By Katie Wike, contributing writer
A report from KLAS says PHM market is rapidly growing, vendors are struggling, and solutions aren’t integrating well with EHRs
Providers are starting to focus more clearly on population health management (PHM) as a systematic approach to keeping patients healthy is a solution to avoiding readmission fines and a valuable tool in preparing for a pay-for-quality system. However, this increased focus on PHM is revealing some troubling findings.
According to a study by KLAS Research - Population Health Management 2013: Scouting the PHM Roster - “Soaring provider interest in population health management (PHM) has triggered an arms race among vendors to capture mind and market share. Providers looking for a PHM solution face a long list of vendors hoping to be drafted onto providers' teams. Unfortunately, vague language among vendors and unclear goals among providers cloud the picture.”
Report Author Mark Wagner warns, “With so many vendors echoing similar messages, it is hard for providers to know where to start. The purpose of this report is to create structure around population health terminology and to get beyond the vendor marketing messages in an effort to validate how these solutions are being used in live environments.”
FierceEMR notes, "In a survey of 78 provider organizations that are using at least one population health management solution, no single vendor out of 23 identified leads in three key areas: delivery performance, breadth of portfolio, and depth of population health management experience. Several vendors were identified as early leaders in this ‘arms race.’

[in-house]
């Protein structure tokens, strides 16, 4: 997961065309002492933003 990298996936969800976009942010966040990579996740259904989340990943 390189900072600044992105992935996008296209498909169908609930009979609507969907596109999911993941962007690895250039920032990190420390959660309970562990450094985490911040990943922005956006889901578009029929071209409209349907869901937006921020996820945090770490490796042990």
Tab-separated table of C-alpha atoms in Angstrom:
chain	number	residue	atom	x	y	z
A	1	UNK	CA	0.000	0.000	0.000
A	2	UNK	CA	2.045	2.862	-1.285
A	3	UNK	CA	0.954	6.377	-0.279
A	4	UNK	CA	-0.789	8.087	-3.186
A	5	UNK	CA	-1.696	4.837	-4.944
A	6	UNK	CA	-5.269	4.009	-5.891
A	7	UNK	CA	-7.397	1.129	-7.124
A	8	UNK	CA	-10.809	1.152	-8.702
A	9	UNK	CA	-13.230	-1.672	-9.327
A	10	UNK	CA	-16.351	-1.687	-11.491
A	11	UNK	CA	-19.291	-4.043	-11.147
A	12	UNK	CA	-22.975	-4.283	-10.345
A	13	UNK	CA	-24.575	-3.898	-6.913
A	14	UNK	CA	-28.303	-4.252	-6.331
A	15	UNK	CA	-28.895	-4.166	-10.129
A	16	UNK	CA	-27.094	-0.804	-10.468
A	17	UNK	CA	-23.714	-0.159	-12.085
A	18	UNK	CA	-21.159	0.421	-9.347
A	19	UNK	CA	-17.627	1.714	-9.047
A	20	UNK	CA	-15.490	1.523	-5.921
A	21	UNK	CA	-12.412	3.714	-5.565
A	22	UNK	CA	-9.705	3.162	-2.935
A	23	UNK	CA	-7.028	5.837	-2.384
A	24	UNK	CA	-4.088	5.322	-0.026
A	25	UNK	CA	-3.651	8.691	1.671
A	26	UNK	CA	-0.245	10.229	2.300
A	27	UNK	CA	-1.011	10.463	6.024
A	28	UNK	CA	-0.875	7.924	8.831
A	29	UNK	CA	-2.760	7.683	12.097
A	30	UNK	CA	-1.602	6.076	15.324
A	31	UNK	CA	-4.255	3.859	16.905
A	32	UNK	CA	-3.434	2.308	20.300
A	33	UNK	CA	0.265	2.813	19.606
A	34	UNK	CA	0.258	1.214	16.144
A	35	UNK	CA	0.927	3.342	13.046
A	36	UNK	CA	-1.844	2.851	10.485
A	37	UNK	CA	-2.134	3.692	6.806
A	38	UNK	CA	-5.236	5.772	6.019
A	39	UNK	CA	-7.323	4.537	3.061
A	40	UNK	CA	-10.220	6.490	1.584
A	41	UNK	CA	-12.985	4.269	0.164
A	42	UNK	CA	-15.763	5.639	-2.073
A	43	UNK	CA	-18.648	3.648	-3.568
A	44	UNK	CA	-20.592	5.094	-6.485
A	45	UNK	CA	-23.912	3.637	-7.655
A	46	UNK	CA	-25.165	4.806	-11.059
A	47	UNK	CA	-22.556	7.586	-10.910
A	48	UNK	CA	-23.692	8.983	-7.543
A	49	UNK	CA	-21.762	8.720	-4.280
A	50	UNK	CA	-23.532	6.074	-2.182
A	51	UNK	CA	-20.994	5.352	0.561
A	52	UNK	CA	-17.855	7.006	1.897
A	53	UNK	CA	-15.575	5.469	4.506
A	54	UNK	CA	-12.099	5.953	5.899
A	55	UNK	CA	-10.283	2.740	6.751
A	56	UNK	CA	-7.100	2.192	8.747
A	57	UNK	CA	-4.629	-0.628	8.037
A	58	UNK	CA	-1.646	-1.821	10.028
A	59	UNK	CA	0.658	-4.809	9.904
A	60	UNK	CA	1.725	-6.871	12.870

“The study also found that integration of population health management solutions with electronic health record systems remains a challenge, with vendors either building capabilities in-house, or offering the products via acquisition. With no clear vendor leader, providers are using just a subset of functionality, or are stacking multiple solutions together.”
Wagner is quotes by InformationWeek Healthcare as saying, "Physicians don't want to look at a second source of data. They don't want to look at a portal to find clinical data for the patient, they want it all in one place. So from that viewpoint, the EHR vendors should have a leg up in terms of being able to integrate that functionality into their workflow."
Wagner continued, “Providers are struggling to piece together solutions that meet all their PHM IT needs, including data aggregation, risk stratification, care coordination, and patient outreach. In some cases, they're ‘stacking’ applications they already have to perform the requisite functions. But that presents other challenges, because it's difficult to integrate these disparate kinds of software.
“Various organizations take markedly different approaches to utilizing the available products, he observed. For example, some providers are content to use their EHRs to filter data on certain subpopulations, such as patients with diabetes. Then they try to make sure those patients are being seen so their care gaps can be addressed. Larger, more sophisticated organizations, in contrast, tend to use advanced analytics to do predictive modeling that can help them identify high-risk patients.”
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